Millions of people around the world risk dying of hunger and the COVID-19 pandemic and climate change are increasing the threat, UN Secretary-General Antonio Guterres said Thursday.
“Without immediate action, millions of people will reach the brink of extreme hunger and death,” Guterres told the Security Council during a meeting on the links between food and security.
Guterres said over 30 million people in more than three dozen countries are “just one step away” from a declaration of famine.
“Climate shocks and the COVID-19 pandemic are adding fuel to the flames. I have one simple message: if you don’t feed people, you feed conflict,” he said.
At the end of 2020, more than 88 million people were suffering from acute hunger due to conflict and instability — a 20 percent increase in one year, he said, pointing to a worsening trend in 2021.
High-risk zones include the Sahel, the Horn of Africa, South Sudan, Yemen and Afghanistan.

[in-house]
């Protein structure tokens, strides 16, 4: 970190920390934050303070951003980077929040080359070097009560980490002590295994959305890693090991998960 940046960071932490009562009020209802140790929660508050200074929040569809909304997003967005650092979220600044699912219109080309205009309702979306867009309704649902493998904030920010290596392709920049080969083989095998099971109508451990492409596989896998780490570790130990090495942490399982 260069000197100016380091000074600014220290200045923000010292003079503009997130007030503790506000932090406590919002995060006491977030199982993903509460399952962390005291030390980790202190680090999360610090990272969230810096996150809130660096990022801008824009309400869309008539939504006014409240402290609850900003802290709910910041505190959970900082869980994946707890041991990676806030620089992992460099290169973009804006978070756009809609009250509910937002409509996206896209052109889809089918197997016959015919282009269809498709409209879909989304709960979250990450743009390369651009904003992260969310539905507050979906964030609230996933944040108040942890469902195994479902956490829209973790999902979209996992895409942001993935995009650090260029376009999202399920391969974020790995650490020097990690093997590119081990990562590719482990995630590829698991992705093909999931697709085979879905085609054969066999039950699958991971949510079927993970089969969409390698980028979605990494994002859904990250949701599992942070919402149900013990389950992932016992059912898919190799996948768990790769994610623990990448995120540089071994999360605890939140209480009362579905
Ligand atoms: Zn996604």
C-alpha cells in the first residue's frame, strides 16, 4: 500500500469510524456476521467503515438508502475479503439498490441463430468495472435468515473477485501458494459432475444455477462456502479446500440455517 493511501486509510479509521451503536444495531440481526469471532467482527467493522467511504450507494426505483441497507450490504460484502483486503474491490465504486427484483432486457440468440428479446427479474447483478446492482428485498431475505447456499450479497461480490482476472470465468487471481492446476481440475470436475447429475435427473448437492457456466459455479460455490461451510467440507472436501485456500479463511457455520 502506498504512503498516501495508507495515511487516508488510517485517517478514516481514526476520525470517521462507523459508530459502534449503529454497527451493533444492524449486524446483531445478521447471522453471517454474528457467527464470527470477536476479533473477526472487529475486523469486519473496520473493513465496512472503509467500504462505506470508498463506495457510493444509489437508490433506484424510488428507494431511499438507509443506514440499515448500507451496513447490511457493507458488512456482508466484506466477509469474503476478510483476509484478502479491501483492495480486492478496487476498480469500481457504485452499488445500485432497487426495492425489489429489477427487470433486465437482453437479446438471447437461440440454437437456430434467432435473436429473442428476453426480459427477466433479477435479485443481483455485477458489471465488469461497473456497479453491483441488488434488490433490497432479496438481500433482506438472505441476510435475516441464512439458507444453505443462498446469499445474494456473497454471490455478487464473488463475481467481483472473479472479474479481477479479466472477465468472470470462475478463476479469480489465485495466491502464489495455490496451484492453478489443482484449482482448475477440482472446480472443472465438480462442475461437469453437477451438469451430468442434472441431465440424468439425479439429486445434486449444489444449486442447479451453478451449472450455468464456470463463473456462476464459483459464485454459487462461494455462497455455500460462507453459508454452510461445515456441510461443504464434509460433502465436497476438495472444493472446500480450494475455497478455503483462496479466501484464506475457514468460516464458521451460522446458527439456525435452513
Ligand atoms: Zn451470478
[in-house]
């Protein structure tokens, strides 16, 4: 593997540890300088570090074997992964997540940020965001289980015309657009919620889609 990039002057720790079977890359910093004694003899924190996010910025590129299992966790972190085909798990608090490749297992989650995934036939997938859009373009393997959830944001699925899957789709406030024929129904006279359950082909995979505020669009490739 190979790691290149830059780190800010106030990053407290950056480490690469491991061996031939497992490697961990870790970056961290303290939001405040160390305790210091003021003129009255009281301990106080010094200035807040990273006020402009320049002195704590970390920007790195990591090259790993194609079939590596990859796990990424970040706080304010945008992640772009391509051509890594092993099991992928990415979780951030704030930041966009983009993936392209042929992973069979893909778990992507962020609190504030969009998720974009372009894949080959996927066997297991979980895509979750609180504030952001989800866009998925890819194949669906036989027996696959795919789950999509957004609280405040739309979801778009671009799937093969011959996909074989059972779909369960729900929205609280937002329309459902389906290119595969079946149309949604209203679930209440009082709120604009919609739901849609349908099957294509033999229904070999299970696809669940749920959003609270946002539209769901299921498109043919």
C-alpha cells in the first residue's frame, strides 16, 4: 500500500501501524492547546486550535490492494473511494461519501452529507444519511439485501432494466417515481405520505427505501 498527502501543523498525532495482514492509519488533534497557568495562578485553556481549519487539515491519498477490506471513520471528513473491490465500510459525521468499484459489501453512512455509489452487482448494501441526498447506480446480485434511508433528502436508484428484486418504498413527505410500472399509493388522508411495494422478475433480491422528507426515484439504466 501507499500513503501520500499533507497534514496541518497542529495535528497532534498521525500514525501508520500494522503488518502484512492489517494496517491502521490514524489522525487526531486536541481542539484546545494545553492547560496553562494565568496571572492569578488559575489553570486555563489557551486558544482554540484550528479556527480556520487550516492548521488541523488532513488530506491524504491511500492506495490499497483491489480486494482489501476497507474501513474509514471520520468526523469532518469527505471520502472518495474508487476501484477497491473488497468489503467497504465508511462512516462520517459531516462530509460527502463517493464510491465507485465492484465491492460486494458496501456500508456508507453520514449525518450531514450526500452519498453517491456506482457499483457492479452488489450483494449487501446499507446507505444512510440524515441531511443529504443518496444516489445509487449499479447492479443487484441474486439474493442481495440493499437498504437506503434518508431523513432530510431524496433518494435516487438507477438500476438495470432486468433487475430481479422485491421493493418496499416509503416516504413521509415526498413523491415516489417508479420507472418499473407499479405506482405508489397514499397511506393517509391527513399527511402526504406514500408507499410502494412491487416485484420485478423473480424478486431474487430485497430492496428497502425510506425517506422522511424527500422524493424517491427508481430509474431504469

The US ambassador to the United Nations, Linda Thomas-Greenfield, told how she saw a two-year-old girl die of hunger in Uganda in 1993.
“There’s no reason we can’t get resources to people in acute need,” the ambassador said.
“In today’s world, famine is human-made. And if it is caused by us, that means it must be stopped by us too,” Thomas-Greenfield added.
Oxfam International executive director Gabriela Bucher said people in these worst areas “are not starving — they are being starved.”
She added: “It makes little difference to the hungry whether they are being starved by deliberate action or the callous negligence of conflict parties or the international community.”
Guterres said that in order to save 34 million people in the high-risk zones, the United Nations and its agencies have appealed for emergency mobilization of $5.5 billion.
Guterres announced he was launching a task force “to avert catastrophe,” with representation from the World Food Program and the UN Food and Agriculture Organization.
Countries’ responsibilities do not end with simply donating money for food aid, said Bucher of Oxfam.
She denounced “an international community whose most powerful states too often drive starvation with a plentiful supply of weapons.”
She cited as examples the Tigray region of Ethiopia, and Yemen.
She said the council “should deepen its work on this topic,” guarantee humanitarian access to dangerously hungry people and “also take any opportunity to create meaningful accountability for starvation crimes.”